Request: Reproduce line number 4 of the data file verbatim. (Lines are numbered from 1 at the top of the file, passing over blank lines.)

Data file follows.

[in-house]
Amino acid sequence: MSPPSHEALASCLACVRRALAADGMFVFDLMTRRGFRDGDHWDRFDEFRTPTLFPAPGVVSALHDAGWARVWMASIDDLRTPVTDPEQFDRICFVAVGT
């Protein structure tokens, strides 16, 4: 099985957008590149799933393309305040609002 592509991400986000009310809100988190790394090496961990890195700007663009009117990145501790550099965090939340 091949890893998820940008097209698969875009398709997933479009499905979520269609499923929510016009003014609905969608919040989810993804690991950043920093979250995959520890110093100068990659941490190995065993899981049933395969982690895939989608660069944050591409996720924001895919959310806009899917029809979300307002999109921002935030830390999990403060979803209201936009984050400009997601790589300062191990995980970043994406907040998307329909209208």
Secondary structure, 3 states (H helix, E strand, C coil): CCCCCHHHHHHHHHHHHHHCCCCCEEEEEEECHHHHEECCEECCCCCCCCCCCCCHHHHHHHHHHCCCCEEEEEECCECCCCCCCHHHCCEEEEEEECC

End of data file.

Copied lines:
Secondary structure, 3 states (H helix, E strand, C coil): CCCCCHHHHHHHHHHHHHHCCCCCEEEEEEECHHHHEECCEECCCCCCCCCCCCCHHHHHHHHHHCCCCEEEEEECCECCCCCCCHHHCCEEEEEEECC